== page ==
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The Humanities Collaborative Research Centre 'Media Upheavals' examines the prerequisites and structures of the media upheavals at the beginning of the 20th century and in the crossover to the 21st century.
 
A guiding premise of the investigation is the observation that media upheavals suppose comprehensive, discontinuous, structural changes within media history. The expression 'media upheaval' may marginalize such historiographical terms as 'epoch threshold' or 'turning-point' and synonyms such as 'sea change' or 'breakthrough'.
 
From a chronological perspective, the evolutionary processes of media history have again and again gone through the phases of an abrupt crossover into a hitherto unknown quality in terms of media development. Media upheavals arise with the dynamic force of an epoch-making breakthrough. They indicate a historically new, singular stage in media development Ð such as the history of perception. The direction of development of a breakthrough of this type is indeterminate. It can encompass technological factors and anthropological dimension of media history, along with inherited social and cultural institutions or aesthetic traditions.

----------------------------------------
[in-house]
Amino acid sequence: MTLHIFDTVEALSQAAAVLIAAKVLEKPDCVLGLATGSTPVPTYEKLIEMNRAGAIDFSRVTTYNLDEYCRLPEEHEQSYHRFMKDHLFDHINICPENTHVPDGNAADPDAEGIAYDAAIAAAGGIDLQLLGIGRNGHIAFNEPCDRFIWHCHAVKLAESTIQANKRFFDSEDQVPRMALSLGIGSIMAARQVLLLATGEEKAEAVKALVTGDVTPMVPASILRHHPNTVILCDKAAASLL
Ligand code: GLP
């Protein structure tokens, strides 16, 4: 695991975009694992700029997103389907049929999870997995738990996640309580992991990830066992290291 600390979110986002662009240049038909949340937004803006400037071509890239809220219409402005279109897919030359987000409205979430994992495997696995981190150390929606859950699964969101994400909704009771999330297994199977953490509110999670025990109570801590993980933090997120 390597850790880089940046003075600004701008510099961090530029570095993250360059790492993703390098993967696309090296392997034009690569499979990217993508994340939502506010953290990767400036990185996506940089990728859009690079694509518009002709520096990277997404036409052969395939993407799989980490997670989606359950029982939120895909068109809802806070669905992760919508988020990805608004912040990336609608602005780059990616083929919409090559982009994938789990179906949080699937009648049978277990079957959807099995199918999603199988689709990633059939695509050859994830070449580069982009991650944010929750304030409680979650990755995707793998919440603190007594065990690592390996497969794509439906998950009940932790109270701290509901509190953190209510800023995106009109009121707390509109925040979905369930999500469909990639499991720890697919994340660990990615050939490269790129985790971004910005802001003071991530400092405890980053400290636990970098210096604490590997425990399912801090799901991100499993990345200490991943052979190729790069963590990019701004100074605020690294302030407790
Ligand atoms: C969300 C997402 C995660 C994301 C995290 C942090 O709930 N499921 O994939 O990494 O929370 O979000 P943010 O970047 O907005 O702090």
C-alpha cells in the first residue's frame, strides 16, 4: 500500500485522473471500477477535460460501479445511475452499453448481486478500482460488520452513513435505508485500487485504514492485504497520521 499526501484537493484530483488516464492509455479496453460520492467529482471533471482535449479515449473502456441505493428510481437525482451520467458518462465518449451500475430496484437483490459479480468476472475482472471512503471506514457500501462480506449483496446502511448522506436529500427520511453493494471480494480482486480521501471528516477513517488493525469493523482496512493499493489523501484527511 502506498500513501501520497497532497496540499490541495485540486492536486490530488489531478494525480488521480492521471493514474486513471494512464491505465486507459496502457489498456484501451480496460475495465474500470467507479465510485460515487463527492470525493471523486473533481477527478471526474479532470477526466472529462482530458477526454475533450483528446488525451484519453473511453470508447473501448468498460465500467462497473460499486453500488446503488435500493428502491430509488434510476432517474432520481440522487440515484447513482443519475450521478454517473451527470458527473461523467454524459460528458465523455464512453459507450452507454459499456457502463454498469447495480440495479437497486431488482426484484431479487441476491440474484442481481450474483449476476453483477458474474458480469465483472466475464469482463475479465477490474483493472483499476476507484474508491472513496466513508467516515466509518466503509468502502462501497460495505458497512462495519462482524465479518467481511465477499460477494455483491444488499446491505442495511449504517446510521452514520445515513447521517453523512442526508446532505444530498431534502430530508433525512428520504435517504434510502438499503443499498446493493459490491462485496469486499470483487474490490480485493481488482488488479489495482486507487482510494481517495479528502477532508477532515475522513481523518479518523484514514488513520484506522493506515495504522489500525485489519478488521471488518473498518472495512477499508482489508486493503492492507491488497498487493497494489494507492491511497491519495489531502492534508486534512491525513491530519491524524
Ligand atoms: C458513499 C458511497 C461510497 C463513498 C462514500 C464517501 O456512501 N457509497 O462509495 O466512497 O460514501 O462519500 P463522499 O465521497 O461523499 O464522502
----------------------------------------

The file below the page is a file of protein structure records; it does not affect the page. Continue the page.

The Humanities Collaborative Research Centre examines the media upheavals, in terms of their meaning for the emergence and transformation of media cultures, and for the development of media aesthetics - while considering the technological factors involved. The objective of the investigation course is to compare and contrast the two main structurally characteristic media upheavals of the 20th century, which can be termed as a breakthrough in 'analogue' media at the turn of the 20th century, and as a 'digital' breakthrough at the beginning of the 21st century.
 
The comparison with the situation regarding the media breakthrough at the turn of the 20th century permits the definition of the main focuses of contrast, which serve to underpin the historical framework of these media breakthroughs. The formation of these focal points is based on the view that 'breakthroughs' do not necessarily bring socially positive consequences in their wake. Indeed, media upheavals give rise Ð in many different cultures - to a wide range of material, chronological, social, medial and spatial consequences.
 
The investigation work is therefore not only limited to the analysis of media-related theoretical discourse, but also requires a trans-disciplinary and intercultural approach to research. Most of the partial comparative-culture extension of questions relating to the overall project supposes, insofar as it is taken into account, that the investigation of both 'analogue' and 'digital' media cultures refers to phenomena with global dimensions. These factors each led, above all in the western industrial nations at the turns of the 20th and 21st centuries, to situations of upheaval of singular quality, whose exemplary analysis constitutes a desideratum of media-studies research.